Copyright © 2003 Dianne Durante
Why do I feel the Hellmouth is gaping because Buffy the Vampire Slayer’s last episode airs this month? After all, I have no immediate, “practical” reason for watching it. I don’t need lessons in killing demons, or martial arts, or dressing twenty-chic. So what’s the appeal?
Watching a show over one season or several, you get a sense of the issues that matter to its writers, and how the show’s characters typically resolve them. On Buffy, the recurring issue is the battle of good against evil. Evil is unequivocally evil. Villains such as the Master, Glory and the First aim at nothing less than to destroy the world or to enslave (or devour) everyone in it.
Buffy and her friends don’t agonize over demon rights. They don’t debate whether vampires are a misunderstood minority. They don’t compromise with evil or wait, wringing their hands, for someone to rescue them. Instead, the heroes set out to fight evil to the best of their physical and mental abilities.
What abilities do they use, in that bizarre Buffy-world where vampires and other demons congregate at a hellmouth situated under a California high school? Like scientists, Buffy and friends observe the villains, research them, discuss their strengths and weaknesses, then work out ingenious ways to use this knowledge to defeat them. It’s no coincidence that the adult leader of the group is not a football coach, but a librarian. Despite the supernatural setting of the show, the heroes’ reliance on logic, reason, observation and research is thoroughly this-worldly.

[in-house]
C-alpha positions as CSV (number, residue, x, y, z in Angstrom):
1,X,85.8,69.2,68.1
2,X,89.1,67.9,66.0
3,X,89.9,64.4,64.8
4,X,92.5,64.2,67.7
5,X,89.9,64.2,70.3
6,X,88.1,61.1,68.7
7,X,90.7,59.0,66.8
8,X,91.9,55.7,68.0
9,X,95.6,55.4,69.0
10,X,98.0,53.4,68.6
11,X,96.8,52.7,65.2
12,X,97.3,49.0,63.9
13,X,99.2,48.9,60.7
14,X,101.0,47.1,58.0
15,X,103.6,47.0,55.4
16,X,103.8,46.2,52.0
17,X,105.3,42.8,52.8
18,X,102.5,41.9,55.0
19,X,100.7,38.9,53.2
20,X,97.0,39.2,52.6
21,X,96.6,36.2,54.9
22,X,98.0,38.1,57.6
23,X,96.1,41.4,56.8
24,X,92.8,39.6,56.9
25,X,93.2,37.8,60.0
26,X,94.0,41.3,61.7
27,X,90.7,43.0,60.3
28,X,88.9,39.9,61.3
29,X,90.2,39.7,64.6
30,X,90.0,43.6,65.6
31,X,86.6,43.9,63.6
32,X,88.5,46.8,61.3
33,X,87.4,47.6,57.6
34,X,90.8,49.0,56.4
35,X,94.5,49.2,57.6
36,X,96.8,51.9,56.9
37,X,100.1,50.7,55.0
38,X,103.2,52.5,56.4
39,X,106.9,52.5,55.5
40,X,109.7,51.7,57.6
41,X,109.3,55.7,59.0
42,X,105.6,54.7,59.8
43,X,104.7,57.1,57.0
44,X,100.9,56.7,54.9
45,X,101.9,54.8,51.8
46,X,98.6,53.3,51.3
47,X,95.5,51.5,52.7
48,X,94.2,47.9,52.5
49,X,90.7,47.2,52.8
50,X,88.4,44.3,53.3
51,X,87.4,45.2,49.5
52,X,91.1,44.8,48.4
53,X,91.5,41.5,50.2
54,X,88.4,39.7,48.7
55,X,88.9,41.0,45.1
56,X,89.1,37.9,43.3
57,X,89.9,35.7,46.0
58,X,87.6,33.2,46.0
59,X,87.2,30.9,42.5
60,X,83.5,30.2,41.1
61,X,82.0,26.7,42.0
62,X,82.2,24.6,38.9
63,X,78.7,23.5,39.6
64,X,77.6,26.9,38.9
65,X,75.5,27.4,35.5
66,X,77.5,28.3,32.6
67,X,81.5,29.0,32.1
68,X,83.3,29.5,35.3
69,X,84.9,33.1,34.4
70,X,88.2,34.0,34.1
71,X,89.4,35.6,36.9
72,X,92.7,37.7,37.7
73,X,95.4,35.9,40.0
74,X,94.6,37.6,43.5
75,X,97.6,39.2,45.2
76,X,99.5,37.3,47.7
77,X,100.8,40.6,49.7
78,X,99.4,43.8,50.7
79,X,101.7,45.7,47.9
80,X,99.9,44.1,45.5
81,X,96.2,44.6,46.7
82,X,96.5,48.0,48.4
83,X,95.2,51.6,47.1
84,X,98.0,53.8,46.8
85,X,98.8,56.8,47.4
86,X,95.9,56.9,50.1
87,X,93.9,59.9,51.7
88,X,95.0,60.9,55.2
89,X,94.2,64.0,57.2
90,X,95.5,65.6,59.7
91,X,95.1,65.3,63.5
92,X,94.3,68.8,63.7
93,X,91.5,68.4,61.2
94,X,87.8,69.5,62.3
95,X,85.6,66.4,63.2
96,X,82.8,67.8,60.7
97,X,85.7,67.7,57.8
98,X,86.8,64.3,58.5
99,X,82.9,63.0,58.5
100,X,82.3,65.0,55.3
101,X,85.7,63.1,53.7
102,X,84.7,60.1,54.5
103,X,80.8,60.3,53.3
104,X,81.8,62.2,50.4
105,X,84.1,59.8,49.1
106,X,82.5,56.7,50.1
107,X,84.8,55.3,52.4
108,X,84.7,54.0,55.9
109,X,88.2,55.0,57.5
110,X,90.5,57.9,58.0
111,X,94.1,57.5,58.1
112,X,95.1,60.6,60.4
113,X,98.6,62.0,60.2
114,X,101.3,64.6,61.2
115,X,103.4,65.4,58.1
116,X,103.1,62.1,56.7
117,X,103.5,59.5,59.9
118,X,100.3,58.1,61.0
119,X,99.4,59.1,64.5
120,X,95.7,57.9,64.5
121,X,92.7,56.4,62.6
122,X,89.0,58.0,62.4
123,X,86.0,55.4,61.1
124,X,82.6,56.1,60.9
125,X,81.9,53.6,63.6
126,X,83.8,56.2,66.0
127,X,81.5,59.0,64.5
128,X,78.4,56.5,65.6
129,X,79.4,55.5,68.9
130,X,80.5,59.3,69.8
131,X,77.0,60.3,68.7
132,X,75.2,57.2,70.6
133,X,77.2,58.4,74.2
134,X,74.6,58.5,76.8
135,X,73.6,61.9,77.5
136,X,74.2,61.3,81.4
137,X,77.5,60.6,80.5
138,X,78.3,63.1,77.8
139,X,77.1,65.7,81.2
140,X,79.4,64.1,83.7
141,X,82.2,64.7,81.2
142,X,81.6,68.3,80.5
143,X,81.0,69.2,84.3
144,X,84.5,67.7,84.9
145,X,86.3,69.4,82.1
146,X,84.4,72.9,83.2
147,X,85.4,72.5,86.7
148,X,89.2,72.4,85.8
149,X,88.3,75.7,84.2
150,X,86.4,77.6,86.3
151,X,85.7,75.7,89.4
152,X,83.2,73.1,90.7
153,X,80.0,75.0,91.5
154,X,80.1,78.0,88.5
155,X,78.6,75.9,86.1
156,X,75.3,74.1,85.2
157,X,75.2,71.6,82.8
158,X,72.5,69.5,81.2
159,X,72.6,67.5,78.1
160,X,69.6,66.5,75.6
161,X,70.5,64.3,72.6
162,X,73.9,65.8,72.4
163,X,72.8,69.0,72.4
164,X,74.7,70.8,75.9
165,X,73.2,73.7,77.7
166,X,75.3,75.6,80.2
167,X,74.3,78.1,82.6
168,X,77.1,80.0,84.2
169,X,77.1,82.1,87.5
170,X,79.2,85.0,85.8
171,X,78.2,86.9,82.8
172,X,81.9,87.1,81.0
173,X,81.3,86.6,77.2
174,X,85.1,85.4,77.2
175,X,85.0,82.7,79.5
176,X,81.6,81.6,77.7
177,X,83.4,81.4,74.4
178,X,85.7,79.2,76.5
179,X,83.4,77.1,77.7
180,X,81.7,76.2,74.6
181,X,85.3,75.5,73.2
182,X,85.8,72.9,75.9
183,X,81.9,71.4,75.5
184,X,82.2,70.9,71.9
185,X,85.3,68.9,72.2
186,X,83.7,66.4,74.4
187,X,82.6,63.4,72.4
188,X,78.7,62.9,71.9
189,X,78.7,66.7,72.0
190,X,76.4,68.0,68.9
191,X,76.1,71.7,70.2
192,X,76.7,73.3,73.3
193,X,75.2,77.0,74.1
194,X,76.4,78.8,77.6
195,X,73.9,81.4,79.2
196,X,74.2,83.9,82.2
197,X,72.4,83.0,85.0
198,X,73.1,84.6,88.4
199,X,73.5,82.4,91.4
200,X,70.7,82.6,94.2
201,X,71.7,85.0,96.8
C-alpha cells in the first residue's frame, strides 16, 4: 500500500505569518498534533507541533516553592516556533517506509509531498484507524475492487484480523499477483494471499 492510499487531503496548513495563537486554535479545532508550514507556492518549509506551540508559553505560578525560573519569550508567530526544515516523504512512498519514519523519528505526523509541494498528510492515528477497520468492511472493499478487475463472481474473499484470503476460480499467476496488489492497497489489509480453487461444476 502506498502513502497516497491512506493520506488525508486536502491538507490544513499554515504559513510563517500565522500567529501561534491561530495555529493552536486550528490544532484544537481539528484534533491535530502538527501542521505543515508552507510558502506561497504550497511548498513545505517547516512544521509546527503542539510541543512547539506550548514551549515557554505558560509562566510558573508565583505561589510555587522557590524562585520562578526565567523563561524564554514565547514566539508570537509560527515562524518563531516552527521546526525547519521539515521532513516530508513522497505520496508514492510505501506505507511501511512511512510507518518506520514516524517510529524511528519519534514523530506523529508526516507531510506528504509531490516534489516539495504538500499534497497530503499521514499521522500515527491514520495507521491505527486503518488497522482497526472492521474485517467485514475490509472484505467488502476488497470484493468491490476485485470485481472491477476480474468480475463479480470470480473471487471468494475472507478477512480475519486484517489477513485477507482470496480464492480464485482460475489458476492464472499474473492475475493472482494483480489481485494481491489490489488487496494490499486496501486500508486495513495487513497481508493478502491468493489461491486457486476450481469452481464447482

But to talk only about how the heroes fight ignores a crucial element: the spirit of the show. What’s refreshing about Buffy is that the heroes treat the villains as, in the long run, much less significant than friends, lovers, family and careers. With efficiency and humor, they annihilate evil so that it no longer threatens what they value. (“Nobody messes with my boyfriend!” shouts Buffy, as she obliterates a bad guy.) Then they return to what matters: enjoying their own lives. This upbeat, positive spirit has darkened somewhat over the last few seasons - and I miss it - yet enough of it lingers to be invigorating.
In a wasteland of utterly trivial TV shows about millionaire bachelors whose survival on a desert island depends on ER surgery by Phoebe’s evil twin Ursula, Buffy’s weekly battle of the good, rational, and cheerful against the vicious makes riveting viewing.
I don’t watch TV dramas to see a slice of ordinary life. For that I could lounge on my front porch and eyeball the neighbors. I don’t watch dramas for instruction. For that I could buy a book or hire a teacher. I don’t watch them to see a character’s emotional traumas set out in excruciating detail. For that I could read a psychologist’s case study.
What I want from a drama is an hour or two when I can become absorbed in the sight of characters I like and respect - rational, courageous, heroic characters - fighting evil and winning, then enjoying their victory and their values.
Perhaps you think such entertainment is of no use in the real world. Think again. In a dark alley with a mugger, would knowledge of martial arts save you if you truly believed that the mugger had a right to your money, or that he was bound to defeat you no matter what you did? You might as well just hand over your wallet.
If you were fighting a war, would an arsenal of SCUD missiles help you win if you weren’t willing to use them? To use them, you need the moral certainty that your cause is just - that, in the long run, the good guys win because the good guys are right about the way the world works – and that the point of the war isn’t to save the bad guys from themselves, but to protect yourself so that you can get on with your life.
I watch Buffy for the sight of such certainty. It helps me remember what values are worth fighting for, and by what means. Any disagreements I have with details of the show are minor compared to the fact that it has provided me with a weekly dose of emotional fuel for seven years.
So long, Buffy – and thanks.